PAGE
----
When you do business in Africa, there are two instruments you shouldn’t play with. These are “relationships” and “legalities.”
Relationships in African business is like the oil that keeps the engine going. When managed well, relationships can add enormous value to your business and its growth. What you shouldn’t do though: do not recruit family members or friends as employees. From experience, no matter how good these people may be, when it comes to taking decisions concerning them it’s like pulling your teeth. For example, if they do something and you’re to fire them, you’ll have your entire extended family to deal with. Your best bit is to help them to find their own path. If they are to take over the entire business operations, then put check and balance systems in place and step back.
If they are friends, you’ll be on your way to damage a friendship. Rather partner than employee. When they are Partners, it’s equal or shared responsibility. One of the ways to protect partnerships is a good legal instrument. This leads us to the second vital instrument, legalities.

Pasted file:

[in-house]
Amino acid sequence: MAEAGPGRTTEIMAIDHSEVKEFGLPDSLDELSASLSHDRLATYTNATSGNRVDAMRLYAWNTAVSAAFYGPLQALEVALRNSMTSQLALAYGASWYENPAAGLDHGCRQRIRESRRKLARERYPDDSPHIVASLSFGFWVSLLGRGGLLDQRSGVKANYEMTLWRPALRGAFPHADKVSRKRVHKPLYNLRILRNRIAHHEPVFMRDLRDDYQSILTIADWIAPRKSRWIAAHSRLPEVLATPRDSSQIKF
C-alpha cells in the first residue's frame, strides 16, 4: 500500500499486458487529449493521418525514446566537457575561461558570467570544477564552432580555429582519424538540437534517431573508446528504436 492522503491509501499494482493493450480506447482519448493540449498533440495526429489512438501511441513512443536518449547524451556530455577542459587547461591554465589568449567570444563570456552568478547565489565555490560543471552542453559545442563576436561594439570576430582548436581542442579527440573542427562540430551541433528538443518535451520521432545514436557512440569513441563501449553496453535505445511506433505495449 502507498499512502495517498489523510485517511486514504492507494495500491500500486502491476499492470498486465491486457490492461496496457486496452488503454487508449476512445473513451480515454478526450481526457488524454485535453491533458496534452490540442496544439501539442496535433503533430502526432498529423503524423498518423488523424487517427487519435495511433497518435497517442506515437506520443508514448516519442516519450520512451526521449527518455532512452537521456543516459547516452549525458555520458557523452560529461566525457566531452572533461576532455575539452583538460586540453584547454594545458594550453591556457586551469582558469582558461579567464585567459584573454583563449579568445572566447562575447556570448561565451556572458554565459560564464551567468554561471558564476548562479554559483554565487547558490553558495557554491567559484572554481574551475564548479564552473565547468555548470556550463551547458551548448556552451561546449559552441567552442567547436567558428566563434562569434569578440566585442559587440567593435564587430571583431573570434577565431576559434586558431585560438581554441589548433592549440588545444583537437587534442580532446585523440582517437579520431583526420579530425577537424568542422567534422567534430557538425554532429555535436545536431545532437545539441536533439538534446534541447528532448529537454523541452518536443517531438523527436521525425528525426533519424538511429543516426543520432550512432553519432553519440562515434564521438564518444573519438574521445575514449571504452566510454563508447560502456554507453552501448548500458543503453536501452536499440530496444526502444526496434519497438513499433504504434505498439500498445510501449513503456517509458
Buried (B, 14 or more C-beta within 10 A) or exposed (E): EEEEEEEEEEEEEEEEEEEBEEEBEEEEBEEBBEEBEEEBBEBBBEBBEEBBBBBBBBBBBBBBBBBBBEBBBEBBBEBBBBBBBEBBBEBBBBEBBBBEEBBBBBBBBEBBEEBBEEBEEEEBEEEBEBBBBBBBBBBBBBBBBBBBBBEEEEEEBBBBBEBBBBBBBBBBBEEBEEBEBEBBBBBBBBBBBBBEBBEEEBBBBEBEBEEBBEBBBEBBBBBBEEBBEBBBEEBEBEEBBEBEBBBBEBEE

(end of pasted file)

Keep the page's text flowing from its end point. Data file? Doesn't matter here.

Right from the start of business and through the life and death of a business in Africa, legal documents are very important. In the past, Africans had done business based solely on community of trust. These days, the word “trust” within communities has been broken to the point where the only option to keep trust going are legal documents such as agreements, MOUs (memorandum of understanding) and other related documents.
The above legal documents come in handy when disagreement arises. It also sets the tone for how relationships within business should be managed and serviced. This gives each party in the business the peace of mind and room to “trust” the process.
So, as you do business in Africa or looking to start your business, do your best to get a lawyer to draft a legal document for you or find a good legal document template to use.
Let’s discuss. Share your experiences.